Ruth Rose, from Newhaven in East Sussex, has spent most of her life as James. In 2014, she became the oldest person in Britain to have undergone gender reassignment surgery and works around the clock to promote elderly and transgender rights. Despite having turned 82 in May, she has no intention of slowing down.
"I do a lot of voluntary work – almost full time," Rose says. "I changed over from being a male member of the community to a female member and everyone has accepted that. I work for older people, going to meetings, speaking at conferences and doing a lot of local radio. I go swimming in the sea every morning and I have a very pleasant life. I don't have a big pension but you don't need it – you need something that makes life enjoyable and keeps you going."
Rose underwent surgery having lived as a woman for several years. She was previously known as James Rose, a former RAF navigator, mechanical engineer and financial consultant. Although she waited until retirement to come out in public as a woman, Rose had known from a young age she was female.
"From the age of nine I had this strange feeling that I wanted to be a woman and wanted to live as a woman," she says. "But obviously this was during the war years, so you couldn't do much about it anyway. I went into the Royal Air Force and thought the feeling will go away – but of course it didn't. It just got stronger and stronger."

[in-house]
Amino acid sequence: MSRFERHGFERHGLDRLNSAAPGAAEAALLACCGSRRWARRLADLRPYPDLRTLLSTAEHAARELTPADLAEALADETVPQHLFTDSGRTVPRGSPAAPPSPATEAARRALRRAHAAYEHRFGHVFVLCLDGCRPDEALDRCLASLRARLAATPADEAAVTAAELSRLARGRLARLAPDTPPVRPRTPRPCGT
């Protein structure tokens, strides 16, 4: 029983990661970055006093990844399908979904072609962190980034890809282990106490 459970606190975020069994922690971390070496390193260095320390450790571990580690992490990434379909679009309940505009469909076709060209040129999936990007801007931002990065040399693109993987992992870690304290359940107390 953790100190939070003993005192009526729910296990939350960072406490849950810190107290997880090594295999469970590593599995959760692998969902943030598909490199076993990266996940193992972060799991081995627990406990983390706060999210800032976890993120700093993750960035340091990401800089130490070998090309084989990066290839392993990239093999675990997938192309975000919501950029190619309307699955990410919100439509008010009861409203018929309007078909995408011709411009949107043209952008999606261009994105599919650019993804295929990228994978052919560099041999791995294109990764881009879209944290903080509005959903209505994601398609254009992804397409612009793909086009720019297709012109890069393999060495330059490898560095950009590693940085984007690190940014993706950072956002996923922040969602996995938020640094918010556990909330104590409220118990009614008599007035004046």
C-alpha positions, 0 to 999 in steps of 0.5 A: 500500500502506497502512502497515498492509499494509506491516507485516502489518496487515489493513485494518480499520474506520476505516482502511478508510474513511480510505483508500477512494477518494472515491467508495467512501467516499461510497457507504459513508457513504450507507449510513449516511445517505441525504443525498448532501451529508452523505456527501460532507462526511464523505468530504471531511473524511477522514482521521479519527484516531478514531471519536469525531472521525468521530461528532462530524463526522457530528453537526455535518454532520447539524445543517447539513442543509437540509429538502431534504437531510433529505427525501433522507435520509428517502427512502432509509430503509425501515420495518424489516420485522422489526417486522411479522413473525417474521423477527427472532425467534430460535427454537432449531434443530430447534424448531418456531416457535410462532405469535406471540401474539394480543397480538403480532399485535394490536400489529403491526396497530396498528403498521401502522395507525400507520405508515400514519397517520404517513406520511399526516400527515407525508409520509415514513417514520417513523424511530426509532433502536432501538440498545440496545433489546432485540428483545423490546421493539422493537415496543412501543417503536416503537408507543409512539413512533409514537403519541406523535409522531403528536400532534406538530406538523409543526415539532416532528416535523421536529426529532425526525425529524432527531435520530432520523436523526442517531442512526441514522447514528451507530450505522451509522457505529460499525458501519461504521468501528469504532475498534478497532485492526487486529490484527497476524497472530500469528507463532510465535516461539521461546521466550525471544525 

Rose married but kept her transgender secret until 1973, when her wife found out by accident – when she discovered photographs of a woman, who was Ruth, in the car boot. They eventually divorced in 2003. She says: "I took on the responsibilities of a family and a job, and it was only when I got to retirement age that things began to free up and I was able to sort of establish myself more."
When Rose was treated for arthritis and hip and knee problems, her doctor suggested she underwent gender reassignment surgery. She says: "My doctor said I had been living as a woman for a couple of years now, and asked if I wanted to be sent in for the operation. I thought: 'My god, at my age?'"
Ahead of the International Day Against Homophobia, Transphobia and Biphobia on 17 May, Rose tells IBTimes UK she has experienced very little harassment or abuse.
However, others have been less lucky. A report in 2014 found transphobic hate crimes are on the rise in the UK. In that year, the Metropolitan Police – the largest force in the UK – recorded a 44% rise in offences ranging from GBH to harassment.
"I haven't had anybody in the public raise objections – they just said it was about time I finally did it," Rose says. "The worst that has happened to me in the last 20 years is when I went into a shop once and the young lad behind the counter pointedly called me 'Sir' in front of everybody. Of course my friends were incensed, but I just brushed it off and walked out."
There is still a lot of progress to be made in terms of acceptance, though, she adds. "You can create as much legislation as you like, but better legal rights are no good for anyone if people don't accept those rights," Rose says.